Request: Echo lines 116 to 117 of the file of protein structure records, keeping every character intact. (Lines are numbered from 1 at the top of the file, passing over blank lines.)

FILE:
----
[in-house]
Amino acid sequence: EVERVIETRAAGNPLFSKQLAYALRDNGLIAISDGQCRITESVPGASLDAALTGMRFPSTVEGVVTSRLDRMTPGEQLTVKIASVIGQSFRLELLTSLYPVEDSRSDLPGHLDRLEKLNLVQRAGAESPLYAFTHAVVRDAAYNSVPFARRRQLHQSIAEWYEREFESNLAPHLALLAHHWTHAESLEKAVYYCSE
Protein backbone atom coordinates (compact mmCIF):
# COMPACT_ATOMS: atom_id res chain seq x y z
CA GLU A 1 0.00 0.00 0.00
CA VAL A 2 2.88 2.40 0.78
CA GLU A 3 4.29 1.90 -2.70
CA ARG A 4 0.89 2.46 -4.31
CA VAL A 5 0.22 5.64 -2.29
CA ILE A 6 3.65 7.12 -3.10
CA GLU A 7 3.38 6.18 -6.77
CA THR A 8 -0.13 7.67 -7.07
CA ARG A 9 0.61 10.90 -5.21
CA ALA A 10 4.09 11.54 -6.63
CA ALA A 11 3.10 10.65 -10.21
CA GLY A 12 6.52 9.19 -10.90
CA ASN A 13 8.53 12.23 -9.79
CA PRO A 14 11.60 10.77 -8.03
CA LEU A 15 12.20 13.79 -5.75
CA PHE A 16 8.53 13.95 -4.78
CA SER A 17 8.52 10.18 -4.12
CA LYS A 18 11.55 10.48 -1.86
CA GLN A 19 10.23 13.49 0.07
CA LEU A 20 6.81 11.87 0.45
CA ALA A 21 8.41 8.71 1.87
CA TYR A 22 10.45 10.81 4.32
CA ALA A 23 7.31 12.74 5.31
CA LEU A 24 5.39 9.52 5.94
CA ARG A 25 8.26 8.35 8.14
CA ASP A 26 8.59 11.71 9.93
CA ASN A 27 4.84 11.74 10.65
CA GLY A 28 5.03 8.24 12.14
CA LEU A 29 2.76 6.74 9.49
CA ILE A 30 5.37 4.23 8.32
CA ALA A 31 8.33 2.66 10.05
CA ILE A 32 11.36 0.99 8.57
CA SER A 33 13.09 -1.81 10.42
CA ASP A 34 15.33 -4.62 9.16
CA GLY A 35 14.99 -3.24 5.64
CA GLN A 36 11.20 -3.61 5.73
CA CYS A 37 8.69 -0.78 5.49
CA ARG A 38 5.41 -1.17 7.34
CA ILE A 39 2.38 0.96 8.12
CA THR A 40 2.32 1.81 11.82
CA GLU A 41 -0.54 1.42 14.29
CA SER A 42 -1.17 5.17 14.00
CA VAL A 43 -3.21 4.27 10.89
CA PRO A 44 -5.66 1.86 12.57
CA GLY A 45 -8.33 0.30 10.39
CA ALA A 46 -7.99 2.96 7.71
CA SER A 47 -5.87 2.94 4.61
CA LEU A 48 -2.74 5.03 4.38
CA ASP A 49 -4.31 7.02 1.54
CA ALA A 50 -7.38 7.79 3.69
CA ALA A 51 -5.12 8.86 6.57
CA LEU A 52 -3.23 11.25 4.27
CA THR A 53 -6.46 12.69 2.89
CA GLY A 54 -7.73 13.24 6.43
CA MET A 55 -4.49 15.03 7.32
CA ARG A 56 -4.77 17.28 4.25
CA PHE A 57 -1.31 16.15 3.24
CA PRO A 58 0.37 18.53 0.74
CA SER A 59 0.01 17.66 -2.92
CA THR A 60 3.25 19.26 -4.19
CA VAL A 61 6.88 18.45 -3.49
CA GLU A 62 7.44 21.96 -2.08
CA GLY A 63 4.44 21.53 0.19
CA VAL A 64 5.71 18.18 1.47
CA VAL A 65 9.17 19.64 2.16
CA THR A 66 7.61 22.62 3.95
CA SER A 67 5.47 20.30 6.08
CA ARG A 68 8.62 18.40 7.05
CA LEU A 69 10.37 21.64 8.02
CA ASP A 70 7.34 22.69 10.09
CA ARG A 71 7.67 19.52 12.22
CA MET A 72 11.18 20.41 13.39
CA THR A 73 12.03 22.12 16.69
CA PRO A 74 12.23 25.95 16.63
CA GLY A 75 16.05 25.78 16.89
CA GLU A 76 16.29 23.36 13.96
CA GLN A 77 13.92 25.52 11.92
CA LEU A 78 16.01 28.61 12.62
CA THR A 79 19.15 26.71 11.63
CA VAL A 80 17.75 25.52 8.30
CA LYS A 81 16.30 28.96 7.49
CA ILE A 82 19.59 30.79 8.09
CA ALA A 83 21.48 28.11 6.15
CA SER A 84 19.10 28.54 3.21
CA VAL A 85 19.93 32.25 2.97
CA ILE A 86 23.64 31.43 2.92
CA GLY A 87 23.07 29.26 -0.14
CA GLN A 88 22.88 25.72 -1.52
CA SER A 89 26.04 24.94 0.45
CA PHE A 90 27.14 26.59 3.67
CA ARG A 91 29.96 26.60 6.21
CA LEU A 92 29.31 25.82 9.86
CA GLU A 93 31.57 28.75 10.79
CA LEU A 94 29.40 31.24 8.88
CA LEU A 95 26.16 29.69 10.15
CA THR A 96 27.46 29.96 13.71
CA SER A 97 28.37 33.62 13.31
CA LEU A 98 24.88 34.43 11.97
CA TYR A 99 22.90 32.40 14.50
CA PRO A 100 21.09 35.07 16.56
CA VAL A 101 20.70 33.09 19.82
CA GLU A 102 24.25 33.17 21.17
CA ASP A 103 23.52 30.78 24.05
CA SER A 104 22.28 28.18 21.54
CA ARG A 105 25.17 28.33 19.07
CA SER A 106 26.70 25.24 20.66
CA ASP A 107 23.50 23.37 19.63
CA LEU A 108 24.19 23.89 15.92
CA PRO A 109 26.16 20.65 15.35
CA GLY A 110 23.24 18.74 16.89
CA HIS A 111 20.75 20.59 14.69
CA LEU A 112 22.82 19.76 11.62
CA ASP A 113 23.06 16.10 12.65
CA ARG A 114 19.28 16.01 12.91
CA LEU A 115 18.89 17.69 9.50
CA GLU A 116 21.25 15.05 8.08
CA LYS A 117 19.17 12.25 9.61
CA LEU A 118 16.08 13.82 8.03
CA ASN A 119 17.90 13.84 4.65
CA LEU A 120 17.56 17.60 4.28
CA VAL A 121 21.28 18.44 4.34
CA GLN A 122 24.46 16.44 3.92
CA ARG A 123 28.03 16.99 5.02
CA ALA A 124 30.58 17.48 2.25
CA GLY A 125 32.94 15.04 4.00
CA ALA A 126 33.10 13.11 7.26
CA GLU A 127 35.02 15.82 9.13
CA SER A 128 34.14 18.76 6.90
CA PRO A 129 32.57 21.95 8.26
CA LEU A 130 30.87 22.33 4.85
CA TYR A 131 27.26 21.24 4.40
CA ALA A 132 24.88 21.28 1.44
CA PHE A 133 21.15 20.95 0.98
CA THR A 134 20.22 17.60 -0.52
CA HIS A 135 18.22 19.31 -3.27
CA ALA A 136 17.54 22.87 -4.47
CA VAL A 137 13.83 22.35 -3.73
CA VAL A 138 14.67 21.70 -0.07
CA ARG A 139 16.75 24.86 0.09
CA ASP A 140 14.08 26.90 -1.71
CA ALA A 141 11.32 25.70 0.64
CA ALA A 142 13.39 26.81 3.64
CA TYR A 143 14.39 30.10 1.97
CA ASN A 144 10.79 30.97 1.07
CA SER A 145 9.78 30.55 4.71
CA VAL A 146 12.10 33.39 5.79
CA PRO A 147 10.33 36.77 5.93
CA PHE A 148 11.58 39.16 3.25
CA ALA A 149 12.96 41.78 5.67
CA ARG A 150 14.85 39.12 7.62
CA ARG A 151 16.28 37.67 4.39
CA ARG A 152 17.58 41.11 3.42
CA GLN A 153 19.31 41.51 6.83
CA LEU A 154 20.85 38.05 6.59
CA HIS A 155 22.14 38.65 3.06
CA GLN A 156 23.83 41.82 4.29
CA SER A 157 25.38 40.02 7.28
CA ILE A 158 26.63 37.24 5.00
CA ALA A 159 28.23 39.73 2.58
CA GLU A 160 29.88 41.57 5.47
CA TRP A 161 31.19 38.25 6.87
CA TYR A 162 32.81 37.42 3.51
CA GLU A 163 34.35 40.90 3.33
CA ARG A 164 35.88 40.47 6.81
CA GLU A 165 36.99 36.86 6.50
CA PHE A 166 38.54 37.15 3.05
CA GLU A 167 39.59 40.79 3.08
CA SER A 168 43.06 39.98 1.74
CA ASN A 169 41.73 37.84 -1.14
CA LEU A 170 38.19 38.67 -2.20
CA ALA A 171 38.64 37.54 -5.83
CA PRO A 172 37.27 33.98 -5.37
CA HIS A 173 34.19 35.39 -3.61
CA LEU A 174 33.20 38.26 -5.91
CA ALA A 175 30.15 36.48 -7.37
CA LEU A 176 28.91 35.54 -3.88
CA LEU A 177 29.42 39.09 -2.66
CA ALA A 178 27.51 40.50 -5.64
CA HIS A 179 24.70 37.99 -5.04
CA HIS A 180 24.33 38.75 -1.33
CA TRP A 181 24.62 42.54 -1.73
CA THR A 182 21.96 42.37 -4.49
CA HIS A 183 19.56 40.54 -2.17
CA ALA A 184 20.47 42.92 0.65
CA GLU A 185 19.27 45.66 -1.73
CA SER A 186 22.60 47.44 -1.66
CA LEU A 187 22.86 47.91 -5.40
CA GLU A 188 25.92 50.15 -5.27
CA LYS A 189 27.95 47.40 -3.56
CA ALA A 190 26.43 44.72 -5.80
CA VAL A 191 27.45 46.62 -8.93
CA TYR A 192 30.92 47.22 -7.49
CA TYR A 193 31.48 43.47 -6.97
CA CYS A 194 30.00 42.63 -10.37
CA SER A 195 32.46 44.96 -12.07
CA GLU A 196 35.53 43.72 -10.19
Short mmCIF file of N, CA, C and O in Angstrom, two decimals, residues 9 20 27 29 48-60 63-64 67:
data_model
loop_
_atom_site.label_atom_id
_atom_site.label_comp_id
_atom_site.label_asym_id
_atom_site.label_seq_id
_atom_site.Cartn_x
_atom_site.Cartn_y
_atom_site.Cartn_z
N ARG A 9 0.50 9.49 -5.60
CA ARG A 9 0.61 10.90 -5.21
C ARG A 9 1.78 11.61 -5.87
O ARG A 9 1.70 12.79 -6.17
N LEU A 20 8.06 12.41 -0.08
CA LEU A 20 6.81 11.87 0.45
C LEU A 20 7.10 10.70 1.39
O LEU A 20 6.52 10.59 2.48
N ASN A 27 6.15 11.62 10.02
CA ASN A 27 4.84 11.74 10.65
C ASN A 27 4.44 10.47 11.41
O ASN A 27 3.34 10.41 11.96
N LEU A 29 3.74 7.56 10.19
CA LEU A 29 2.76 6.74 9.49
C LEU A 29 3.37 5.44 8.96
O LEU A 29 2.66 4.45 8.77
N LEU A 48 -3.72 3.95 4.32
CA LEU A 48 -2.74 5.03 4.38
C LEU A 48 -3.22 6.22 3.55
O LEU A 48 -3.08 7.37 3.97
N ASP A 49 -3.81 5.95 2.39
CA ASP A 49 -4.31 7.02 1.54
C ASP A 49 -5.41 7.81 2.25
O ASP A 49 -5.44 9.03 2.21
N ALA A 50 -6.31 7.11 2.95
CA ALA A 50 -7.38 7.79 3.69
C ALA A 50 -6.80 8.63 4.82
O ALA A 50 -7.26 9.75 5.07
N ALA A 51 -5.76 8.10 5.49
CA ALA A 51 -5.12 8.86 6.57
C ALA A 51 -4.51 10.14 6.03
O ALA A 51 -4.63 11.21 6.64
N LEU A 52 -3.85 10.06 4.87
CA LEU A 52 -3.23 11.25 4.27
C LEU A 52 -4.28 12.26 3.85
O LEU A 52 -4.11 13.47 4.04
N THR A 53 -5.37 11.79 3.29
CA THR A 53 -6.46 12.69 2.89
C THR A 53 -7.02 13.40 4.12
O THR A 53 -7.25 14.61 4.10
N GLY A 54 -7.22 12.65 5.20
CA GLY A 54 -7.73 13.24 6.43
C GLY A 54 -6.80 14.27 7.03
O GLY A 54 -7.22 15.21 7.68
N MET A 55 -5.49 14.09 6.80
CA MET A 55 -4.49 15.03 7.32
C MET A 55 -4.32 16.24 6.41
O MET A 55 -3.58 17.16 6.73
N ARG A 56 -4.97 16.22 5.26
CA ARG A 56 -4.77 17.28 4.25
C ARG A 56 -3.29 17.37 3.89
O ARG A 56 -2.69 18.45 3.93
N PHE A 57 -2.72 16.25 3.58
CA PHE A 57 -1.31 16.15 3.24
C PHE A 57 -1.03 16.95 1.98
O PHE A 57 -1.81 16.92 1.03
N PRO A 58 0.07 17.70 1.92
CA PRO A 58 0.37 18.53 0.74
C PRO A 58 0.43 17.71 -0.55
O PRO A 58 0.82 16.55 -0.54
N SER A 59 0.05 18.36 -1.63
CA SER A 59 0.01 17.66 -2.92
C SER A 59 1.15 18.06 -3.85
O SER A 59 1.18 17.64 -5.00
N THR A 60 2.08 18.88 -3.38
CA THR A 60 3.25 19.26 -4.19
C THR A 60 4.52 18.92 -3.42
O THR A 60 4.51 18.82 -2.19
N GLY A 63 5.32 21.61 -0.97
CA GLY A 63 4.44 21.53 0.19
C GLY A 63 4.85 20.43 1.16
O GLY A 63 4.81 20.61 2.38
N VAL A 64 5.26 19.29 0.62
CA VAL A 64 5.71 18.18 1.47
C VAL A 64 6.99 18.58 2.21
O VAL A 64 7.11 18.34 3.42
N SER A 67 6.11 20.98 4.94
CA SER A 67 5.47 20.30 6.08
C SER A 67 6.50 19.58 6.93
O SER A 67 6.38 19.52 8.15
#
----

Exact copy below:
CA LEU A 112 22.82 19.76 11.62
CA ASP A 113 23.06 16.10 12.65